Erin Chun, a sophomore majoring in psychology, said the measures could cause secretive measures by students.
“I can see why the Chancellor feels the need to be stricter with the penalties associated with breaking COVID-19 guidelines,” Chun wrote. “But, I also think that the threat of suspension and expulsion could anger some students further, causing them to be sneaky and host more private off-campus events.”
A condensed version of the memo for BU students is available here:
— If a student who knows they are positive or have come in contact with COVID-19 intentionally exposes other students to the virus, the student could face expulsion or suspension from academic access and housing for at least one calendar year. During this sanction period, the student cannot be admitted to another SUNY institution.
— If a student who has been directed by the Broome County Health Department or BU to self-isolate and, afterward, intentionally leaves isolation, the student could face expulsion, suspension from academic access and housing for at least one calendar year. During this sanction period, the student cannot be admitted to another SUNY institution. Legal prosecution or fines may also be filed.
—If a student who has been directed by the Department of Health or BU to quarantine and then violates that order, the student could face suspension from housing but keep academic access under remote learning only. Other sanctions could be academic and housing suspension or expulsion.
—A host of an on-campus gathering that violates COVID-19 regulations can face suspension from housing for at least one year while keeping academic access under remote learning only. Other sanctions could include academic suspension, along with housing, for at least one year and expulsion from BU. “For covered gatherings,” those who are shown to reside in any way at the house or aided in organizing the gathering will be treated like hosts unless evidence suggests they were not involved in organizing the gathering. These sanctions also apply to hosts of an off-campus gathering, minus housing sanctions.
—An attendee of an on-campus gathering that violates COVID-19 regulations could face suspension from housing while keeping academic access under remote learning only. Other sanctions could be academic and housing suspension or expulsion from BU. These sanctions also apply to attendees of an off-campus gathering, minus housing sanctions.
—If a student is found to have repeatedly or intentionally violated mask or social distancing requirements, the student could face suspension from academic access and/or housing while keeping academic access under remote learning only. Other sanctions could be an academic and/or housing suspension or expulsion. These same sanctions apply for students who “repeatedly fail to comply” with contract tracing efforts from BU or the Broome County Health Department.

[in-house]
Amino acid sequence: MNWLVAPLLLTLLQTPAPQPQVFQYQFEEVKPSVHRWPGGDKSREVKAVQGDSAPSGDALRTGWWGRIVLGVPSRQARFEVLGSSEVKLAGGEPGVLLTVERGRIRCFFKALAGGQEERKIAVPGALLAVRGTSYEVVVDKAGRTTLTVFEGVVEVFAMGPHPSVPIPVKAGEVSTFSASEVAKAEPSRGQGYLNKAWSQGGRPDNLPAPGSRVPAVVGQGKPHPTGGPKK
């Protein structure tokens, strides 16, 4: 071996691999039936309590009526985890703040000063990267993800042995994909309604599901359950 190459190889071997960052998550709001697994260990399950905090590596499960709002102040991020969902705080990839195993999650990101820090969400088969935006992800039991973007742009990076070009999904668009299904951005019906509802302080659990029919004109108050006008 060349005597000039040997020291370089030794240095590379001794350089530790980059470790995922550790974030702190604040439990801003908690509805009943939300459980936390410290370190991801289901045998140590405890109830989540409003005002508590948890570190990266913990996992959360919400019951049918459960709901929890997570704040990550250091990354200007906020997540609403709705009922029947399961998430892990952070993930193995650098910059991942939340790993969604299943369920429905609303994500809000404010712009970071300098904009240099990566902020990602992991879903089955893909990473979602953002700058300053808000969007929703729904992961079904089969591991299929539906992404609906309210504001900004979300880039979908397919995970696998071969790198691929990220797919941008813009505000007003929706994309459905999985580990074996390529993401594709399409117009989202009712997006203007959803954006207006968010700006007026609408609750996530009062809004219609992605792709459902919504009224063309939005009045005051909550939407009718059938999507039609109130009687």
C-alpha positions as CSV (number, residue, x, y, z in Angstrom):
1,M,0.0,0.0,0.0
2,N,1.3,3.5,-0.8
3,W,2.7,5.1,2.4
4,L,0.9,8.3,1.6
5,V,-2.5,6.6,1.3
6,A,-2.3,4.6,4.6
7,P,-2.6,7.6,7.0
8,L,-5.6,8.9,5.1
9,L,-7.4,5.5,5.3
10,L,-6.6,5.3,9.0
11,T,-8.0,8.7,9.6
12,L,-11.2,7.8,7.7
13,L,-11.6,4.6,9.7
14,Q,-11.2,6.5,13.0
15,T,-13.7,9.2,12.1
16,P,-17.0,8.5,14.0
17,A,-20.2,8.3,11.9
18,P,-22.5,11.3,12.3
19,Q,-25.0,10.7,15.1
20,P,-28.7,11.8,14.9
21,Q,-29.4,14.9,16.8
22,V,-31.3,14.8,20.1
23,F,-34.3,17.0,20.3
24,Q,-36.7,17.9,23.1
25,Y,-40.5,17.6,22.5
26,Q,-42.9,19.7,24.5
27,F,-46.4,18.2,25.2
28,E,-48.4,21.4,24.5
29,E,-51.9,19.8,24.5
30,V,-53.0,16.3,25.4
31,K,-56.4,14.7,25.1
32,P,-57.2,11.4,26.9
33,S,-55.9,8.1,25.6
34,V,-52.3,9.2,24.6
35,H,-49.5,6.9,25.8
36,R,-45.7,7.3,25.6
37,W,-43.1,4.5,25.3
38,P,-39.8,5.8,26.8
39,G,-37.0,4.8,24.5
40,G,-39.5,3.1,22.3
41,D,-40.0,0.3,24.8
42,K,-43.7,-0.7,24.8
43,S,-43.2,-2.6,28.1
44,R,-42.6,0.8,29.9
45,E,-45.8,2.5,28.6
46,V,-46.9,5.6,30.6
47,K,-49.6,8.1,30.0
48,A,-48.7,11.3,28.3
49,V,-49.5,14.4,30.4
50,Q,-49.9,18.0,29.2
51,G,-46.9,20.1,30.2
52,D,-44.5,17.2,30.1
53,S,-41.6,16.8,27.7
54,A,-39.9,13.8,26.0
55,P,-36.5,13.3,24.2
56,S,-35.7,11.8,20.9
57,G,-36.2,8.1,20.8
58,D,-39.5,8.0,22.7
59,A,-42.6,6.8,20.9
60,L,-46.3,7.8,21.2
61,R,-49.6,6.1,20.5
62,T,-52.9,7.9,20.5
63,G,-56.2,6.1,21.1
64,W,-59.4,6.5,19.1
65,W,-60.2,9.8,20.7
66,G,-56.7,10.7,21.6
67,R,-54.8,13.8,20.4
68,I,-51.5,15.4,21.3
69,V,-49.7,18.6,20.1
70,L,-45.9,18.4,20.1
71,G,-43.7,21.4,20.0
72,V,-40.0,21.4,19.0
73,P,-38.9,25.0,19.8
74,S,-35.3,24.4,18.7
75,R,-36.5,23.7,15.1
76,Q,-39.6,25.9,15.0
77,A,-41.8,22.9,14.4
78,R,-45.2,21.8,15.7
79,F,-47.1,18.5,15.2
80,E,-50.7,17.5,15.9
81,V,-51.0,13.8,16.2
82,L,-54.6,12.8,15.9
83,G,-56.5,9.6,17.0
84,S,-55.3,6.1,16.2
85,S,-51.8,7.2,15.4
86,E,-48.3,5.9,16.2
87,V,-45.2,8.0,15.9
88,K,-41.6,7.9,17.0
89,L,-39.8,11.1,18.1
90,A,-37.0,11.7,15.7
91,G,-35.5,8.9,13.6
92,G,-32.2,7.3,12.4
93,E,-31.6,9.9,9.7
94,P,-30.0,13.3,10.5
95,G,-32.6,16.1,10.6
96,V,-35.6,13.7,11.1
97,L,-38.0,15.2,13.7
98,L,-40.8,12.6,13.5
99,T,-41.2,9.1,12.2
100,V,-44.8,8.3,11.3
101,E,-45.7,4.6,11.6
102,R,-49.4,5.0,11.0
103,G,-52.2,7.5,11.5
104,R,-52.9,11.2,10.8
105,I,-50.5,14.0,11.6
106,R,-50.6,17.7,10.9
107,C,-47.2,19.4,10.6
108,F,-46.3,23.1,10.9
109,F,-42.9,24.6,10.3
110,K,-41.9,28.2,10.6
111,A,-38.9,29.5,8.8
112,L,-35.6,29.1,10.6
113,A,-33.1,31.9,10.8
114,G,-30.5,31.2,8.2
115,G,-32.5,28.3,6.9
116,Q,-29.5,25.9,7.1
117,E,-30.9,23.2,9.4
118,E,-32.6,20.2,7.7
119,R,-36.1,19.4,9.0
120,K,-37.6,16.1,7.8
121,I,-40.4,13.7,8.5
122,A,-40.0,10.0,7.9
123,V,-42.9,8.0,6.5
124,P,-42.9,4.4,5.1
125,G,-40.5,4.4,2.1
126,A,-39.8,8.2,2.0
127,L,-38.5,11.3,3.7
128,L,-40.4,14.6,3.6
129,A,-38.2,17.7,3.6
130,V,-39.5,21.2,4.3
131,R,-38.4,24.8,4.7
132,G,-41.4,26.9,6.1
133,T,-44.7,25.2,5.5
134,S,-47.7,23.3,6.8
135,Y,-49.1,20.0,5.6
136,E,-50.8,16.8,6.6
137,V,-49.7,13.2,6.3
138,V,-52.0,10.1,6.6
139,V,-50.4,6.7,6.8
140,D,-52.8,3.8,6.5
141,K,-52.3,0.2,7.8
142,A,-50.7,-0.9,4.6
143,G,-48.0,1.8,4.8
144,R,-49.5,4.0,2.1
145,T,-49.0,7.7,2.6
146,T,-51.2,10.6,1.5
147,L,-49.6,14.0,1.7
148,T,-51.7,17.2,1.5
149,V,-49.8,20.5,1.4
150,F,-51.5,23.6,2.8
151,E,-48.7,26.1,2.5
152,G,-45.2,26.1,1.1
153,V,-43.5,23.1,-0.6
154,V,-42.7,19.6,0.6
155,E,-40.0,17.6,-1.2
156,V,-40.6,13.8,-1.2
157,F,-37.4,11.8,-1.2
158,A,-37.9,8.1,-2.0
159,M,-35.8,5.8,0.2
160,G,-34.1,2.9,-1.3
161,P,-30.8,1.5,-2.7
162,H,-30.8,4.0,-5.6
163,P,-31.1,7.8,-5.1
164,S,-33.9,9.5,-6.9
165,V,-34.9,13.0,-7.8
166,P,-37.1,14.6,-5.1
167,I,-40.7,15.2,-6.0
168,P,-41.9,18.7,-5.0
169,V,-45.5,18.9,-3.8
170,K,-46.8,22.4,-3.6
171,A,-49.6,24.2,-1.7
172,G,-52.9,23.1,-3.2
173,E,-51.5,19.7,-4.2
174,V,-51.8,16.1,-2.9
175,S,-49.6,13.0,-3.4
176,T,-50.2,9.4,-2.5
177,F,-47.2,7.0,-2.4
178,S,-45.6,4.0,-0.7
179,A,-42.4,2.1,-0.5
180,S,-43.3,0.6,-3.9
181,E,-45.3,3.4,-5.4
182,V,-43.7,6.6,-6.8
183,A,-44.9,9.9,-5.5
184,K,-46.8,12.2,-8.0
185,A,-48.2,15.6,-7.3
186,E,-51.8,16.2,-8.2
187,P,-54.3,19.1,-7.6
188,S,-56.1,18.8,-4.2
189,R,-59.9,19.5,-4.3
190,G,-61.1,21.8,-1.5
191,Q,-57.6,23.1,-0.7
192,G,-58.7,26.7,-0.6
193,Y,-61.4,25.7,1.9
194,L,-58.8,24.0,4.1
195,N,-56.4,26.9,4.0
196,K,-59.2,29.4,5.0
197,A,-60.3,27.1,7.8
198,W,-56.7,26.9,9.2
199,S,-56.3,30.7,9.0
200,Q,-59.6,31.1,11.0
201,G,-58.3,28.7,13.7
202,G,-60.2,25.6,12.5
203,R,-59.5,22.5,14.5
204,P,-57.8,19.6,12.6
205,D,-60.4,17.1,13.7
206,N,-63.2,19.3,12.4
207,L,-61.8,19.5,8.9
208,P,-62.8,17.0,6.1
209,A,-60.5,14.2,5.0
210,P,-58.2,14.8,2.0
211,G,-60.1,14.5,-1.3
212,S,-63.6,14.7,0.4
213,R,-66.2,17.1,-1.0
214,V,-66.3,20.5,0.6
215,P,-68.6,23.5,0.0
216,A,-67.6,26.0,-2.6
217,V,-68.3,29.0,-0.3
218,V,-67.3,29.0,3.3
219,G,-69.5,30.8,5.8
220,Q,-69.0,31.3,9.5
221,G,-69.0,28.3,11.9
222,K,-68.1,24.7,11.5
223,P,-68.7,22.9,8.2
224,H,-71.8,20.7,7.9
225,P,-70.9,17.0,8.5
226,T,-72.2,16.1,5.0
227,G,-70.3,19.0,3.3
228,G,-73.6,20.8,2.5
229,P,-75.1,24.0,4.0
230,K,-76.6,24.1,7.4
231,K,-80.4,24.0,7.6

—If a student does not attend at least two scheduled appointments from BU’s surveillance testing or if they fail to submit their daily health screening on the myBinghamton Dashboard for three days straight without a “sufficient excuse,” sanctions could apply. They can face suspension, restriction from buildings (excluding health care buildings), card access restriction and remote learning-only schooling. Parking privileges can be revoked along with their car being ticketed or towed if found on campus. Once the student takes their test or submits their screening, they can gain full access to what they have temporarily been barred from.
—If a student-athlete violates any rules set forth in the memo, they could lose the ability to compete in athletics at BU, be removed from leadership positions and have their scholarship, if applicable, revoked. Depending on what rules were violated, the sanctions can be temporary or permanent.
—If a registered or recognized student organization has one more members who are or could be positive for COVID-19 and that organization has hosted a gathering that violates COVID-19 regulations, the organization could be de-registered or de-recognized, either temporarily or permanently. An organization could be suspended for at least one year. Members of the organization who participated in the gathering may lose their member or leadership status.
Detailed information on the memo can be found here.